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The government is set to reap nearly £30bn from its emergency bailout of UK banks – a sum that would fund the country’s primary schools for a year – reveals The Banker in its September issue.
The return to profitability will represent a significant improvement on the estimated losses of £850bn, made at the height of the crisis, as the government propped up struggling institutions. The turnaround is down to a combination of recovering banking profits, rises in share prices and profits on fees charged for loans and guarantees.
UK taxpayers are currently breaking even on their 83.2% shareholding in Royal Bank of Scotland (RBS) and 41.3% shareholding in Lloyds TSB when dividends and other earnings are taken into account.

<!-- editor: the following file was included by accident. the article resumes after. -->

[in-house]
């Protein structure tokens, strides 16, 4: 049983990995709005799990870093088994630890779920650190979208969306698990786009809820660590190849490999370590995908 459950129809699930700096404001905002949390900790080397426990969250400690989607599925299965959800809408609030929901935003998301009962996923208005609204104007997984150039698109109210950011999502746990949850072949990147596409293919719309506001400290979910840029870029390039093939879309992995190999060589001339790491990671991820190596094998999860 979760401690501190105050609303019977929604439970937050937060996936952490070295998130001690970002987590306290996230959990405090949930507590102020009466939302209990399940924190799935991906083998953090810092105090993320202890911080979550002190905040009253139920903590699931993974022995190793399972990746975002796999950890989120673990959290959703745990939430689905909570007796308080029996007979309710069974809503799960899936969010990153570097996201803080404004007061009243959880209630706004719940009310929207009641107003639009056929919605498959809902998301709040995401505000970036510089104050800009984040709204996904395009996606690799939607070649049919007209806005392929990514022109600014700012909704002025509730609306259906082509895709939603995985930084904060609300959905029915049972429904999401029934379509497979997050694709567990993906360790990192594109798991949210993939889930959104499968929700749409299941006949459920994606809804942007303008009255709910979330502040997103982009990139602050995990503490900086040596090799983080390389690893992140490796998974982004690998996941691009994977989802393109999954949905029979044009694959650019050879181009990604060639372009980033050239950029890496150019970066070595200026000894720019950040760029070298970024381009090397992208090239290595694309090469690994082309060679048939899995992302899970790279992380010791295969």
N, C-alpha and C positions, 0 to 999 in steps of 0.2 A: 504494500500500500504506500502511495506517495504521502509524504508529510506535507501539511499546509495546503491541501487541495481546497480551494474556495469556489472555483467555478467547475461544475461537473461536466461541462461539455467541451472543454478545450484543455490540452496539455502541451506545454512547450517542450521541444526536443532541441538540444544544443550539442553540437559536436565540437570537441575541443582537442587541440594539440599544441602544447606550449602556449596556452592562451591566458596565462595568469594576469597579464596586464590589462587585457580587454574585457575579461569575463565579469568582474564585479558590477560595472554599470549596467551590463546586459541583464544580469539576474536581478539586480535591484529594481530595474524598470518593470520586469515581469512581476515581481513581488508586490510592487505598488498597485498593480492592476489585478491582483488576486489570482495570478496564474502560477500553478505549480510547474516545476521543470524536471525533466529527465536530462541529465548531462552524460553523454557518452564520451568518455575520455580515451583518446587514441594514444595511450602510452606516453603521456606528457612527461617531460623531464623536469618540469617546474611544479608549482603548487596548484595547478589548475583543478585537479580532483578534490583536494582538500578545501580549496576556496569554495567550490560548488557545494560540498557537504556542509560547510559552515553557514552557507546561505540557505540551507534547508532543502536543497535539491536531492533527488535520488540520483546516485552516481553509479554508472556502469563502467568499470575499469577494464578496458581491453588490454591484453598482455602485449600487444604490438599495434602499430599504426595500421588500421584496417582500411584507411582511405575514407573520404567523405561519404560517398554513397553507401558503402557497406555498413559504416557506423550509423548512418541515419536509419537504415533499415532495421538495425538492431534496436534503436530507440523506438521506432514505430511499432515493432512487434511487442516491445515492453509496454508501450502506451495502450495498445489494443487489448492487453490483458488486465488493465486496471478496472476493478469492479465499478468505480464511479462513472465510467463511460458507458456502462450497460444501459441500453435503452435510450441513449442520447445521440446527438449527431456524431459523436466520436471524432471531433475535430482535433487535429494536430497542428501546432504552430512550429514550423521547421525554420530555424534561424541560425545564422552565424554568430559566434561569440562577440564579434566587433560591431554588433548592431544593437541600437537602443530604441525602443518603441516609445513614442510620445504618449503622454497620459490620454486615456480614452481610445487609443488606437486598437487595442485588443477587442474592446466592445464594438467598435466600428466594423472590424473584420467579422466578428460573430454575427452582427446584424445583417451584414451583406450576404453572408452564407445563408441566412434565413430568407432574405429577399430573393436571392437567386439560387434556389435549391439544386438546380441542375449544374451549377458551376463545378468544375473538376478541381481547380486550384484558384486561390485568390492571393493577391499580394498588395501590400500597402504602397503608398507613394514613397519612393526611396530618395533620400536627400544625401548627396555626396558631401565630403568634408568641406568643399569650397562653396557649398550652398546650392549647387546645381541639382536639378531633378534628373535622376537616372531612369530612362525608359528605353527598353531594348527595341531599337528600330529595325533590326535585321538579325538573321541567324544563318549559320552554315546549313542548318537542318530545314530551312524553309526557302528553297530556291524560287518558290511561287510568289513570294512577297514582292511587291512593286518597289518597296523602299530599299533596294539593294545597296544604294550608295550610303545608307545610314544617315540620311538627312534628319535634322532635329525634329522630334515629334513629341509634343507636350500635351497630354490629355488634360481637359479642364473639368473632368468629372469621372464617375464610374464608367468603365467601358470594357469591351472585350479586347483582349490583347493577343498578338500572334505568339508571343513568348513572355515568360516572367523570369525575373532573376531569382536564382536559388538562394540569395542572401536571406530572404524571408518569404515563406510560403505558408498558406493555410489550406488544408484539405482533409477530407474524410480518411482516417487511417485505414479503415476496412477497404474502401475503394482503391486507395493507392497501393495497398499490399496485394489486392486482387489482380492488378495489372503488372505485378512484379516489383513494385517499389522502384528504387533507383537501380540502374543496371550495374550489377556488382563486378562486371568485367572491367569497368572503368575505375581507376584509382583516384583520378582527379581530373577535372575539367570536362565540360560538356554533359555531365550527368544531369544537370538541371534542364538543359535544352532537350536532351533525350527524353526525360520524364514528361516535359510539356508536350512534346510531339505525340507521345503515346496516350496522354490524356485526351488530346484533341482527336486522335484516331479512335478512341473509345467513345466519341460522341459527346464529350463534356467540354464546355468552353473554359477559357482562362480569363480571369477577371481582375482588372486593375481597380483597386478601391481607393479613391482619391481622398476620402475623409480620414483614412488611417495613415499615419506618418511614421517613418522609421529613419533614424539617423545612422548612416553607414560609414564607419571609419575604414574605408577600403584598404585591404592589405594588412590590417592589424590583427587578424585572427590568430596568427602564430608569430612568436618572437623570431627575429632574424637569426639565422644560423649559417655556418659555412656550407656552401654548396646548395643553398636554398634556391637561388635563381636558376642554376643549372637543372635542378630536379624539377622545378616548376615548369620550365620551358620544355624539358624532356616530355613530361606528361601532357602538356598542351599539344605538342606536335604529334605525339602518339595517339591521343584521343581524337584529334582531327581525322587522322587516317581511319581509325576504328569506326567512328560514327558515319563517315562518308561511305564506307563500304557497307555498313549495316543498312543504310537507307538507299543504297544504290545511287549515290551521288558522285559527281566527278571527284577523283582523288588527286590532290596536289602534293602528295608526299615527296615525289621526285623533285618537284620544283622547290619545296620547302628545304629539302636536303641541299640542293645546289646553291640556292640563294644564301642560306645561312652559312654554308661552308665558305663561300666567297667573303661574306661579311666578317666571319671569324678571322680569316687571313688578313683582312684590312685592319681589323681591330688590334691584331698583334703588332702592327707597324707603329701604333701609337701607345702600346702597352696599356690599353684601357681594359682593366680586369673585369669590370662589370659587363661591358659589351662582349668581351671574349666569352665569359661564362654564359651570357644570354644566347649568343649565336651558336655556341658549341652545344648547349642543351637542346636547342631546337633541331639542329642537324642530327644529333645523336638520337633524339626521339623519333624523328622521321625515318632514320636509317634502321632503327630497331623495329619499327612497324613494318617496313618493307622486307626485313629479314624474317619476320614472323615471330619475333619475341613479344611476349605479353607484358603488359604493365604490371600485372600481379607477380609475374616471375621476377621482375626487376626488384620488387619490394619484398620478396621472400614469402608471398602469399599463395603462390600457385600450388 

If the equity market rises in step with economic growth, the taxpayer is likely to see a profit of £19bn within 5 years*. At least another £8bn will be due from fees for loans, bond guarantees and the Asset Protection Scheme (APS).
Lloyds paid £2.5bn in fees to join the APS, even though it did not ultimately participate. Losses at RBS are unlikely to be large enough to require taxpayer money but the bank has so far paid £1.4bn to the government for the cost of the guarantee.
The Banker’s editor Brian Caplen says: “While the banks remain at fault for decisions that led to some of them needing a rescue package, the UK taxpayer could make a significant profit from bailing out the banks by 2015.”
Breakdown of bail-out earnings:
Equity Gains in share prices (over five years): £19bn
Debt Fees for guaranteeing bank bonds: £2bn
Asset protection scheme Fees (estimate): £5bn
Loans Fees: £1bn
Total to treasury: £27bn
* Estimate by the Centre for Economics and Business Research
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